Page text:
Sisira in reply to AlanMeyer

Golden advice Alan !

Alan Meyer has given you great advice. Like you, my husband had two small tumors (both TC1’s) with one graded 4+3 and one graded at 4+4. We searched and searched for an experienced HIFU doctor and ended up going to Germany to one of the pioneers of this technique (he has performed this treatment for more than 25 years and the procedure was only around $7,000.) That was two years ago. So far so good, but if his PSA starts to rise and shows a need for more treatment, my husband would not hesitate to go back for additional treatment. Good luck with your choice decision, it is not easy!

Thank you for your reply. I'd like to learn more. As Allen has said, where do you find creditable information!

How did you decide on HIFU being right for you? Why one as far as Germany?

Willing to travel again if needed ,is a good sign that the side effects must have been tolerable?

How long did you have to stay in Germany?

Ever look into the Scionti center?

I'm so nervous hearing all of the bad side of surgery (the sometimes very long term catheter & incontinence along with the healing issues) and radiation (affects to long term DNA changes with possible reforming of other cancers, the toxicity and effects of ADT then the difficulty of other treatments) for someone wanting to stay healthy beyond 10-15 years!

Hi, I think you will find the answers to your questions if you look at our profile page. There are two or three really detailed posts about how we found Dr Thuroff, what was involved and much more. If you click on our profile picture it should take you right to our page. We even made a four minute video about the experience. Let us know if you have any other questions. Yes, we had heard of Dr Scionti and had read good things, but we had some airmiles and price was a big factor for us but experience was the biggest factor. Much good luck with your search. It is not easy!

viperg in reply to marinoperna

There are other HIFU centers now . They do it here in Rochester,NY . I will be having this done shortly and supposedly it is a covered treatment now as of 1/1/21 but verify with provider . rochesterregional.org/servi...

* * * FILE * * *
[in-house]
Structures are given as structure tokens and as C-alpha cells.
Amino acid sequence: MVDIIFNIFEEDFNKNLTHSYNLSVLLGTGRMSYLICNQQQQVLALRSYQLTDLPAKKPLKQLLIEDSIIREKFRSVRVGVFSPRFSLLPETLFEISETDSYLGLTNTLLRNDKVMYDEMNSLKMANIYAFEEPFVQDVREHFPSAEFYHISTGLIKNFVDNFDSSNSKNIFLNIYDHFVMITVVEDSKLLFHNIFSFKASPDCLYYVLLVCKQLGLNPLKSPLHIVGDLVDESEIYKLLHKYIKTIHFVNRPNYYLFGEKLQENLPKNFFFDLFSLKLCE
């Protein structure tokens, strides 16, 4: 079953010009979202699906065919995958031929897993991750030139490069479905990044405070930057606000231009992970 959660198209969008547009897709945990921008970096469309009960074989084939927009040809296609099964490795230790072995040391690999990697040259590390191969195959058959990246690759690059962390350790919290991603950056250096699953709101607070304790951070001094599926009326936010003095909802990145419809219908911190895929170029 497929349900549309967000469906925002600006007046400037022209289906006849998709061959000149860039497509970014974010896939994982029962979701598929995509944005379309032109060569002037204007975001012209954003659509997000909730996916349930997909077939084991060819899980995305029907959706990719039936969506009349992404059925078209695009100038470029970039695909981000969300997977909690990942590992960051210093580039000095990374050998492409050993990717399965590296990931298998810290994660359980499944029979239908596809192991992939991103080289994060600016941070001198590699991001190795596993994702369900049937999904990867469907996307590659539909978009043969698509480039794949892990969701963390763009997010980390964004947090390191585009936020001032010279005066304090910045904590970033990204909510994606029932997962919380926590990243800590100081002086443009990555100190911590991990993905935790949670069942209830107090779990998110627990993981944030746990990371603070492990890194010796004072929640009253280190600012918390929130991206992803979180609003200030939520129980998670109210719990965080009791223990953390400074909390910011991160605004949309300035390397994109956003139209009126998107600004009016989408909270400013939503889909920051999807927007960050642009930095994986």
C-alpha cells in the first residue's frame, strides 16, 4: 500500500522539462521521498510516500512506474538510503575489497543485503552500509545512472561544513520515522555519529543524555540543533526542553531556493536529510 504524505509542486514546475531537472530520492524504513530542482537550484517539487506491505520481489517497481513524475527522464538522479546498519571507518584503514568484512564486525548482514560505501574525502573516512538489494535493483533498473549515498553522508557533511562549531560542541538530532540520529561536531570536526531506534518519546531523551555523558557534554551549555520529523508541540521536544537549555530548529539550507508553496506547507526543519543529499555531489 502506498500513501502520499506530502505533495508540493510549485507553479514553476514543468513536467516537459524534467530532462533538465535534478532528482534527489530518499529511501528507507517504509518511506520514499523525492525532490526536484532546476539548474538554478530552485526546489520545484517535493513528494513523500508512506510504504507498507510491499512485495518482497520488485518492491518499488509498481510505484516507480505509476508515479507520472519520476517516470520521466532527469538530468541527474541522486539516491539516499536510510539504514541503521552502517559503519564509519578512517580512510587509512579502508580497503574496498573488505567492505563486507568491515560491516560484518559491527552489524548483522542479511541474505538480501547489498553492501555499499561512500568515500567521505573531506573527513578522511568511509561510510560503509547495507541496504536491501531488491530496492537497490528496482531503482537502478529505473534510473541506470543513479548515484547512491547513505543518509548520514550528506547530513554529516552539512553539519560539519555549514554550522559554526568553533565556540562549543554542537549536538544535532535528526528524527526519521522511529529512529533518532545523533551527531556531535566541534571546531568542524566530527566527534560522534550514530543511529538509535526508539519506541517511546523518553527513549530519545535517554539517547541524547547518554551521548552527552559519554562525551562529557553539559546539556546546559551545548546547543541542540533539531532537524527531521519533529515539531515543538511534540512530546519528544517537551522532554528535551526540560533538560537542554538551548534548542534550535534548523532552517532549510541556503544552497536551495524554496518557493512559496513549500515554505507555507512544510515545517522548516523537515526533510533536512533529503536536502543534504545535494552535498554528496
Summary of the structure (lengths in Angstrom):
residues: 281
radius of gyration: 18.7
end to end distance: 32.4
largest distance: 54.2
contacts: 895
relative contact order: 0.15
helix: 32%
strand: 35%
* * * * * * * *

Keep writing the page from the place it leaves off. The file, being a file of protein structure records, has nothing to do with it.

SCSpouse in reply to Hidden

Umm I'm new here but this is the Prostate Cancer Network page NOT the Advanced Prostate Cancer page isn't it? So this is the page for those newly diagnosed and seeking advice about options isn't it?

I'm familiar with him. I even interviewed him for a podcast.

Worth pursuing at all Tall_Allen?

Since you ignored my response before, why do you keep asking?


Haven't ignored any of your replies. i asked if it was worth pursuing Scionti (you generally have an idea on who is good in their field) prior to your latest reply.

I am always grateful to hear from anyone with experience.

This decision has become one hell of one to made and i'm told to make one soon

My opinion about HIFU hasn't changed from previous posts, Scionti or not.

Dr Scionti is very highly regarded. He has been largely responsible for HIFU being accepted here in the US. He also is a very analytical and professional doctor who will tell you everything about HIFU and more importantly will assess your individual symptoms and whether HIFU is the best answer for your needs. He did that very thing with me - I was ready to embrace HIFU. He gave me very good advice due to my symptoms and I ended up doing radiation. I highly recommend seeing him.